The effects of essential fatty acid deficiency (EFAD) on vascular reactivity to vasoconstrictor stimuli were studied in rat autoperfused hindquarters. Weanling male Sprague-Dawley rats (aged 21 days) were fed diets containing 8% (weight/weight) of stearax plus 2% safflower oil (control diet) or 10% stearax (EFAD diet) for 8 weeks. There was no difference in systemic blood pressure or body weight between the two groups. Basal production of immunoreactive 6-keto-PGF1α by aortic segments was much less in EFAD aortae than in control aortae. In contrast, immunoreactive 6-keto- PGF1α produced by incubating aortic segments with exogenous arachidonic acid (12 μmol/l) was much greater in EFAD aortae than in control aortae. Moreover, conversion of [14C]-arachidonate to [14C]-6-keto-PGF1α was more pronounced in EFAD aortae than in control aortae. Vasoconstrictor responses to noradrenaline (0.01-1.0 μmol/l) and angiotensin II (0.001-1.0 μmol/1) infused into the blood perfused hindquarters were then examined. The rats on the EFAD diet were more sensitive to both noradrenaline and angiotensin II than rats on the control diet (P < 0.05, two-way ANOVA). Thus, a deficiency of essential fatty acids can lead to increased vascular sensitivity to vasoconstrictor stimuli. Deficiency of arachidonic acid in phospholipid stores is also accompanied by augmented cyclooxygenase activity in the vessel wall, similar to that observed previously in spontaneously hypertensive rats (SHR) and rats with one kidney renovascular hypertension.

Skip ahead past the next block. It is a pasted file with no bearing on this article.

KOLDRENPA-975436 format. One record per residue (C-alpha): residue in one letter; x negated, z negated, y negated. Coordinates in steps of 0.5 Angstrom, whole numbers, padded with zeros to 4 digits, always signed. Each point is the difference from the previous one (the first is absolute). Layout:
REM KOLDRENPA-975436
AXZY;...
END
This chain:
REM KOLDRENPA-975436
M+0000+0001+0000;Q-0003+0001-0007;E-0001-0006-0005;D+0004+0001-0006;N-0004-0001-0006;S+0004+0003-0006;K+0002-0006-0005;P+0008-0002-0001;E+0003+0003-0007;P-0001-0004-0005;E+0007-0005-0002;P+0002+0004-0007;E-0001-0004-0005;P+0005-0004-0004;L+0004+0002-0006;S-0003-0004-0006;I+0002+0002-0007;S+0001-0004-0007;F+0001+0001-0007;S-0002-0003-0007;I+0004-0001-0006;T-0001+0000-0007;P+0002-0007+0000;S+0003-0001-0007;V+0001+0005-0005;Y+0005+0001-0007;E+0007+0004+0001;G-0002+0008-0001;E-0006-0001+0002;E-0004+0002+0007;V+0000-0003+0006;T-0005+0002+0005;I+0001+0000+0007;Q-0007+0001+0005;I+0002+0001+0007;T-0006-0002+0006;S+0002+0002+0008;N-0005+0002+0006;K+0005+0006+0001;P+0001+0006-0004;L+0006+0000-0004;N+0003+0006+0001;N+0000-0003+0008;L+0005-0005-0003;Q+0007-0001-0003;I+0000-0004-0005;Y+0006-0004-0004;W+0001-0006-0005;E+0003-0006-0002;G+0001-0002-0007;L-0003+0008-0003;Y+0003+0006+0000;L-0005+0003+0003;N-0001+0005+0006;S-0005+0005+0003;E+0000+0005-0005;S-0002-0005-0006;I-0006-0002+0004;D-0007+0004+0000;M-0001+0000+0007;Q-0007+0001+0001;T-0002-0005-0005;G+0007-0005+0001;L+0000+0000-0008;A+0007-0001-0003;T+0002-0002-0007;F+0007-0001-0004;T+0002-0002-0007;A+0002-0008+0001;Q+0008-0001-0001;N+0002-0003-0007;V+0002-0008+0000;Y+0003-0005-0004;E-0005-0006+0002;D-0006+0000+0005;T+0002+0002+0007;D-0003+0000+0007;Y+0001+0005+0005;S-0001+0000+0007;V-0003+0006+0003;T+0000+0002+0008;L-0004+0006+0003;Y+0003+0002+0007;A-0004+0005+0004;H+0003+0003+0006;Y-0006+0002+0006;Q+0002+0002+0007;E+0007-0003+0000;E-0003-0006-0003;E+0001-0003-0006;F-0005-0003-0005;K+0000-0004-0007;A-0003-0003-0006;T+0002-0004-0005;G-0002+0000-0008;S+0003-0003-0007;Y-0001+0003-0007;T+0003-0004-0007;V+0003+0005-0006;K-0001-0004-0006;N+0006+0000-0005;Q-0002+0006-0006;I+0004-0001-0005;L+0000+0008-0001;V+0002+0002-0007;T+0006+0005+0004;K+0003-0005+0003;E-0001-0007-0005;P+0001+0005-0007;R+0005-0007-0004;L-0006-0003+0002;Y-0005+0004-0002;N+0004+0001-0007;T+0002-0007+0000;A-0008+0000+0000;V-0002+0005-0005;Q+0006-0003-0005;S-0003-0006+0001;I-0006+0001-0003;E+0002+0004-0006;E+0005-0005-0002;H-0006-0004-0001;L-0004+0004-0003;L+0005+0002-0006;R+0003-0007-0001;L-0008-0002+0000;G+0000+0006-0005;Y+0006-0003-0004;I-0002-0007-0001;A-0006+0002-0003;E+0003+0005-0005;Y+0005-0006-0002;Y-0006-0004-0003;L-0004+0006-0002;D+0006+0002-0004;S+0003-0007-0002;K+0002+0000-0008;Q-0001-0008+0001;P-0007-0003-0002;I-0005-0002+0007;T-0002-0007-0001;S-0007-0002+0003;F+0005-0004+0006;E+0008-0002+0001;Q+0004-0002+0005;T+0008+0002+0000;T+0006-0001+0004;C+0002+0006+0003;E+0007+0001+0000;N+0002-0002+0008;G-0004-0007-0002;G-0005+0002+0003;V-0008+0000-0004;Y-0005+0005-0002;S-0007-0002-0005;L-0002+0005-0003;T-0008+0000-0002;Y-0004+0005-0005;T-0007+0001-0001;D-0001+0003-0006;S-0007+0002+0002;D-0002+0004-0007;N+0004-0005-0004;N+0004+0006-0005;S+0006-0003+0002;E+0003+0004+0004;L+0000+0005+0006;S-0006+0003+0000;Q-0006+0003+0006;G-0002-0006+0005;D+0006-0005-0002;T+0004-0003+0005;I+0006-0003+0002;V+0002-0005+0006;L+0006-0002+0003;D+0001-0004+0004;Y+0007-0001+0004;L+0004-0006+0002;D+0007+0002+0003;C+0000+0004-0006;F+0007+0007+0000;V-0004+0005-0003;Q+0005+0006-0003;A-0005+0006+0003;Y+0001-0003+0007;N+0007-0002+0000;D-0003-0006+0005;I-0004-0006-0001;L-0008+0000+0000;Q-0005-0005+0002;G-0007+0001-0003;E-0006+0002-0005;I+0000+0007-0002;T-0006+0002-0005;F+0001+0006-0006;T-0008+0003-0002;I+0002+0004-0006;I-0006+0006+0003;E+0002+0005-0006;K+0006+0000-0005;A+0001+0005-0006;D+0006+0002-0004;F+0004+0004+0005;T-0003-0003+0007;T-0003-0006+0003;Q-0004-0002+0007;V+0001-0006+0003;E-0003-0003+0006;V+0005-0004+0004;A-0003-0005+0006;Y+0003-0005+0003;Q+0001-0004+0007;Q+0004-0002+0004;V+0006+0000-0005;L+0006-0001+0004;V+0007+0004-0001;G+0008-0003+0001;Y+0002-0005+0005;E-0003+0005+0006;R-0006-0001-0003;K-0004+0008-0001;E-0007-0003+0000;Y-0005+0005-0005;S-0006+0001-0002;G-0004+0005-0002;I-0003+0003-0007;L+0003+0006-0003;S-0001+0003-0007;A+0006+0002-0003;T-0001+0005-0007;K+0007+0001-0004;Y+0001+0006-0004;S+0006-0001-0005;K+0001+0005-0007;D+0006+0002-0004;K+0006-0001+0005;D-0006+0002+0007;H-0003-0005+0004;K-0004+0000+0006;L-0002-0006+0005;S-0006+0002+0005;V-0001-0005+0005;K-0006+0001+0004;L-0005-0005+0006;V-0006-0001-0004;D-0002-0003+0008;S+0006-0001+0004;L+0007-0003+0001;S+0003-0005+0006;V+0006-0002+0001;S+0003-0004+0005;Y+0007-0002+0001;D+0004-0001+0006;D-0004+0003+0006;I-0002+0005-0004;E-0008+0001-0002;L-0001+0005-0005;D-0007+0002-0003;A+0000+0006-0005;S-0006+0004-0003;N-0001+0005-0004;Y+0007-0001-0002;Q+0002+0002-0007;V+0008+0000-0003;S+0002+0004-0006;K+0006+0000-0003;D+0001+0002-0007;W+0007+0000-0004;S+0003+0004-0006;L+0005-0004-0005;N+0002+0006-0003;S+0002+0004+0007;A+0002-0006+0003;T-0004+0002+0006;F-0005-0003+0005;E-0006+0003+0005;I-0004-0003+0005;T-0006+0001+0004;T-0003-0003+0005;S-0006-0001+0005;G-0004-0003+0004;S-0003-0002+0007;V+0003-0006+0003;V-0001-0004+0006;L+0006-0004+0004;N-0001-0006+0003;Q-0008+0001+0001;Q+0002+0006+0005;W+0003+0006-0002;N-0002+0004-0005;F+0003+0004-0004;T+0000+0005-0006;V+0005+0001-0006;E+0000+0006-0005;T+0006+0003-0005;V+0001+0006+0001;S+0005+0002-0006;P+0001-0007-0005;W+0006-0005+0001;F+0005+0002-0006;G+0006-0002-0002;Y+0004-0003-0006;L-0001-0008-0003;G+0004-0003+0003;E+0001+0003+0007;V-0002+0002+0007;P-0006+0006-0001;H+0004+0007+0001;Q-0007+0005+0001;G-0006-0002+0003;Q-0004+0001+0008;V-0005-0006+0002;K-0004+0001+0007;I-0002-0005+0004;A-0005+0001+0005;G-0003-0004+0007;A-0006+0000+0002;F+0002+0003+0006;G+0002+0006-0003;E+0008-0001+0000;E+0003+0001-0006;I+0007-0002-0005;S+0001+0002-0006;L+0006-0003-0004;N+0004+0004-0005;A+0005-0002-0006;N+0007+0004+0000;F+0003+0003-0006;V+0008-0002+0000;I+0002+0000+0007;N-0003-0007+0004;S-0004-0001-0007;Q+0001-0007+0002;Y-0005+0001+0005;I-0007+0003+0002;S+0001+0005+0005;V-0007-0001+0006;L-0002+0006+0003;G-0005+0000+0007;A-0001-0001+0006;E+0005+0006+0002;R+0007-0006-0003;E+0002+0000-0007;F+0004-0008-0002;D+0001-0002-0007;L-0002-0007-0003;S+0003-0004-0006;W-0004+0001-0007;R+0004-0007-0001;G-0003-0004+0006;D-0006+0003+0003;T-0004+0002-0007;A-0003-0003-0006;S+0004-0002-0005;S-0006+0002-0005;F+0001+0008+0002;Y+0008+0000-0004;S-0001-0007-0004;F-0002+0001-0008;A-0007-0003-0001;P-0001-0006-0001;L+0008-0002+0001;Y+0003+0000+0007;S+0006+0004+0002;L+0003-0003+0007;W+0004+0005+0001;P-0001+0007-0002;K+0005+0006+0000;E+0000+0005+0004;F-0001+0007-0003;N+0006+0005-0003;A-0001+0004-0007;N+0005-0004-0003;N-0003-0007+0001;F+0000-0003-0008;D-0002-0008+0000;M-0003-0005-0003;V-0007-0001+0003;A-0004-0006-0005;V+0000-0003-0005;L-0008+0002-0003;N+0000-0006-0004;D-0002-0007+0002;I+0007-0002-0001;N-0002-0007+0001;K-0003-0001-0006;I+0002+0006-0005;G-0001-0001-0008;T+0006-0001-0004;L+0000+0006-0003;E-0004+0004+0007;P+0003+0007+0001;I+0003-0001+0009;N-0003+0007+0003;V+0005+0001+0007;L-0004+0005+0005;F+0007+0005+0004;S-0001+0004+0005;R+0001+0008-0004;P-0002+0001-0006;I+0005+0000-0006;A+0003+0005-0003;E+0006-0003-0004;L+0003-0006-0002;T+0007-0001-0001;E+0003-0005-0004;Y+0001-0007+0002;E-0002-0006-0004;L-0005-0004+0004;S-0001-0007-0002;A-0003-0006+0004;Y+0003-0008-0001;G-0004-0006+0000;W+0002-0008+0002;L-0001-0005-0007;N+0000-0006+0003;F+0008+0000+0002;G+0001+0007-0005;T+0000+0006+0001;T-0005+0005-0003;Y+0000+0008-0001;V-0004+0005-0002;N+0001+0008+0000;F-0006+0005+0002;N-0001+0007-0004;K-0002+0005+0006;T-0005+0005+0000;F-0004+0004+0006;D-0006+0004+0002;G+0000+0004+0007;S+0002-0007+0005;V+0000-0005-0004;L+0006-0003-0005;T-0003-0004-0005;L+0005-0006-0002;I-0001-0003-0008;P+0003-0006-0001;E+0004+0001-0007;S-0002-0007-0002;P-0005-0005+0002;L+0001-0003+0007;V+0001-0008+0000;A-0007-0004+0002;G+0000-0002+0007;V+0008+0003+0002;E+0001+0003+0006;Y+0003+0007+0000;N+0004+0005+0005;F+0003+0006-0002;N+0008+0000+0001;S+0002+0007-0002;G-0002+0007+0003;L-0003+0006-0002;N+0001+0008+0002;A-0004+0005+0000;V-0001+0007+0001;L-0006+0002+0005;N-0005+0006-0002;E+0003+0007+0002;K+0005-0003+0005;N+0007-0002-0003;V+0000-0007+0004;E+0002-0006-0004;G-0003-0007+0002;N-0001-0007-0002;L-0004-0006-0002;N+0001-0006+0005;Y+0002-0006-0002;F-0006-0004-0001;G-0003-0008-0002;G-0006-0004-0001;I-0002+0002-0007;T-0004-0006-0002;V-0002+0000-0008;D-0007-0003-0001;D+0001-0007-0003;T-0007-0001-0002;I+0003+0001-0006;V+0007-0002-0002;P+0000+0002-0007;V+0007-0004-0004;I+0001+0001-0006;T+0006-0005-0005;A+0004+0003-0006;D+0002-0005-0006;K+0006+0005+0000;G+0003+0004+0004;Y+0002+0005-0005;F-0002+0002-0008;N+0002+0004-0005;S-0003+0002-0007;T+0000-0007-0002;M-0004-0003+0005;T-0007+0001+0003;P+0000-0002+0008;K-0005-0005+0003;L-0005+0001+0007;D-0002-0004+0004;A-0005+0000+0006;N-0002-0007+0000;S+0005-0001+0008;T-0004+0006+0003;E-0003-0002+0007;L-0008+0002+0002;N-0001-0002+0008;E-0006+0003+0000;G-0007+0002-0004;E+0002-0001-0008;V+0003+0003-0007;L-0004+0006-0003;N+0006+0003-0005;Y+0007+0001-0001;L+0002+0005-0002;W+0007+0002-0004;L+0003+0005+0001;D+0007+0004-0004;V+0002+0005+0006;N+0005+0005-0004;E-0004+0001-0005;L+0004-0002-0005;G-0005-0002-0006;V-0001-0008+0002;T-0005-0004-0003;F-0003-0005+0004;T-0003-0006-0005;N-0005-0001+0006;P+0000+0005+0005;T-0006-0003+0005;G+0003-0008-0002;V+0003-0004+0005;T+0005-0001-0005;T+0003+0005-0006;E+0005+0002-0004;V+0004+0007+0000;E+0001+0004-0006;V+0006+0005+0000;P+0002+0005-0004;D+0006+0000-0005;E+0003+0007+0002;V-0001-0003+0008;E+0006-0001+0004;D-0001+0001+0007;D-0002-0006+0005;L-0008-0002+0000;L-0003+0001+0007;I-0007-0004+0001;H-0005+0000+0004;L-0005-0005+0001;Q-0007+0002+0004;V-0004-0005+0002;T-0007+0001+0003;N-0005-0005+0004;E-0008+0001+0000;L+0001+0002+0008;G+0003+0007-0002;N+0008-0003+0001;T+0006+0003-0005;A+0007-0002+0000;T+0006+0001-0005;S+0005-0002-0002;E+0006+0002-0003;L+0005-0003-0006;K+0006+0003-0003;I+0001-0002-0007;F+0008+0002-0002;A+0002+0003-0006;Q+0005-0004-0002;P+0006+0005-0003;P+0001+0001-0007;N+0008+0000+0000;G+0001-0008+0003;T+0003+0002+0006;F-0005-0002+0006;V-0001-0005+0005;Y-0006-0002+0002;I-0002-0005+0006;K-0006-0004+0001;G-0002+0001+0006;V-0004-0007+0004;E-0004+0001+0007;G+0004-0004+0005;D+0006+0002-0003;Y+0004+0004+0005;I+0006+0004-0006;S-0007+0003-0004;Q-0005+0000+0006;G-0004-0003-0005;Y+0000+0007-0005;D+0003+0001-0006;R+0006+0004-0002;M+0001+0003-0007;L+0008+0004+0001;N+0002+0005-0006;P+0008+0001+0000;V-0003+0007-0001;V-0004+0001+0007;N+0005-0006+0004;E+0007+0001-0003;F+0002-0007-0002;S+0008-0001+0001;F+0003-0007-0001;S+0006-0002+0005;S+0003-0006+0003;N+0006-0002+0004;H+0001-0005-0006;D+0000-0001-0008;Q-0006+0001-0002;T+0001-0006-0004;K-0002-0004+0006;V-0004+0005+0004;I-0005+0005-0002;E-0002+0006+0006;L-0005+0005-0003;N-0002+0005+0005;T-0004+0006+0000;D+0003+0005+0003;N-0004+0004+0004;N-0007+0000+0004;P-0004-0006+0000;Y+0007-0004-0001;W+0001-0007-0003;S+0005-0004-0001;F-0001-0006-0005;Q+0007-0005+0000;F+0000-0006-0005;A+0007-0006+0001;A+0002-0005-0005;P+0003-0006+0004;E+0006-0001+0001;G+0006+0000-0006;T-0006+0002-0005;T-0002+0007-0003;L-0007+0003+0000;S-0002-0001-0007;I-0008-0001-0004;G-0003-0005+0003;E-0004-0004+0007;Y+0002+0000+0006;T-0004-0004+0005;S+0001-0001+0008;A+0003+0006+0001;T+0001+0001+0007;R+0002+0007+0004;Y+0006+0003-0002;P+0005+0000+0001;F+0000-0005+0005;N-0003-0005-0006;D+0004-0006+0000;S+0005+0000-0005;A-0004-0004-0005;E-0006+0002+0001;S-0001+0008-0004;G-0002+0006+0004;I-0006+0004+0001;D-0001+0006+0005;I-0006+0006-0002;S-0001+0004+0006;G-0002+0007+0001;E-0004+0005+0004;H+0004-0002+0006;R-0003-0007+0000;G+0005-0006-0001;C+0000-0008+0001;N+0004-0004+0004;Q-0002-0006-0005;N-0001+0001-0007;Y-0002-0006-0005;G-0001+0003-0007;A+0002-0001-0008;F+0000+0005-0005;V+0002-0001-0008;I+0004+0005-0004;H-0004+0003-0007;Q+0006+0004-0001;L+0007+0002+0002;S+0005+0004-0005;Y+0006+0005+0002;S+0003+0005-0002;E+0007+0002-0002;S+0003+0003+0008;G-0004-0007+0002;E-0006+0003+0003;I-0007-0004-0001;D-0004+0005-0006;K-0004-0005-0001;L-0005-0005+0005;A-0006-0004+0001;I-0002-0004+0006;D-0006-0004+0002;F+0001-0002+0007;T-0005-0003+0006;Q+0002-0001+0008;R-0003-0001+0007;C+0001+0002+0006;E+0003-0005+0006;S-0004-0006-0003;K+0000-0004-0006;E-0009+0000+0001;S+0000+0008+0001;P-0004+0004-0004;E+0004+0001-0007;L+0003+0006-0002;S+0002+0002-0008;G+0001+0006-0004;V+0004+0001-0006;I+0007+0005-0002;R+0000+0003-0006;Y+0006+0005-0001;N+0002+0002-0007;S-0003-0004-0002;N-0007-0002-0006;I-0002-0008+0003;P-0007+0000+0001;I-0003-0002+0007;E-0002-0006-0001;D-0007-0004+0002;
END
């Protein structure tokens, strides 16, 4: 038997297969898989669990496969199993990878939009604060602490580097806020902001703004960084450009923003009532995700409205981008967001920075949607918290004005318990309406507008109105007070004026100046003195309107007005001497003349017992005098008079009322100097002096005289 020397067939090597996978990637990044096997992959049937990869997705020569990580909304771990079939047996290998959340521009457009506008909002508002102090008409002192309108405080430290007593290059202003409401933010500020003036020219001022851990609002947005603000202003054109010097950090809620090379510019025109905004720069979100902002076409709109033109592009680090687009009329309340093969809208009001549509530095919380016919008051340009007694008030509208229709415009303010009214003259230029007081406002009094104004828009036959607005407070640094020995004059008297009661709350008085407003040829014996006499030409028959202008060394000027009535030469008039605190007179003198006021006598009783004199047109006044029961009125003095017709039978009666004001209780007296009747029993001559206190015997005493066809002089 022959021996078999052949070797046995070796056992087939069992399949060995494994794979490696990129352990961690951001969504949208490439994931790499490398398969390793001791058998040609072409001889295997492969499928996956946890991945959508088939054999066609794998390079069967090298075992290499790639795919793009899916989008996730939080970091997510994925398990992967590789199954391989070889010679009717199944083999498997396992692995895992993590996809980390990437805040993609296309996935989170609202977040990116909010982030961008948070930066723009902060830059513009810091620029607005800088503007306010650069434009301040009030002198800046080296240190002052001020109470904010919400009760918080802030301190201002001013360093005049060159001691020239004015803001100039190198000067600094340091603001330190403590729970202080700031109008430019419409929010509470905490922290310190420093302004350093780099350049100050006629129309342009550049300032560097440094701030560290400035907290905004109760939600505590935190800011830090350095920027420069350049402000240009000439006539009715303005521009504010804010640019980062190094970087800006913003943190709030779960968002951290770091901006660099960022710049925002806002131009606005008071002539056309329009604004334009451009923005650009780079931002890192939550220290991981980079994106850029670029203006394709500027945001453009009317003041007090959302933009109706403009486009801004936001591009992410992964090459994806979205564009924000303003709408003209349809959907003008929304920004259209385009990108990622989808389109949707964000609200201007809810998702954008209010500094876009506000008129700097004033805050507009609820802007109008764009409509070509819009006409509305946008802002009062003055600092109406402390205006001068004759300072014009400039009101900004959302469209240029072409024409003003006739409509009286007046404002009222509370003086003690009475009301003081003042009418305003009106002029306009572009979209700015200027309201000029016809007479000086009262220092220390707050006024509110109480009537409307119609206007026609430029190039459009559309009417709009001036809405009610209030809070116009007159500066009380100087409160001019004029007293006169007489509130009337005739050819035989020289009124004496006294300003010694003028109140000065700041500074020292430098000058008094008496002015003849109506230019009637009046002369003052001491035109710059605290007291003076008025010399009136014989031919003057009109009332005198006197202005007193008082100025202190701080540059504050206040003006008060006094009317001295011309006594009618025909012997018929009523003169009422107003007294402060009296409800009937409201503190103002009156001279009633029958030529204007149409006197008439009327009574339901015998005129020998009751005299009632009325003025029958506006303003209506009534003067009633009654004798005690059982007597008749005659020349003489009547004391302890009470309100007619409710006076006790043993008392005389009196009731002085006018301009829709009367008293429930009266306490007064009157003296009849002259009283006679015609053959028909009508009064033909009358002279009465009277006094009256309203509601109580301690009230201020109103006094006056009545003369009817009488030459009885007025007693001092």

|Number of pages||7|
|Journal||Journal of Hypertension|
|Publication status||Published - 1 Jan 1988|
- Arachidonate depletion
- Essential fatty acid deficiency
- Vascular reactivity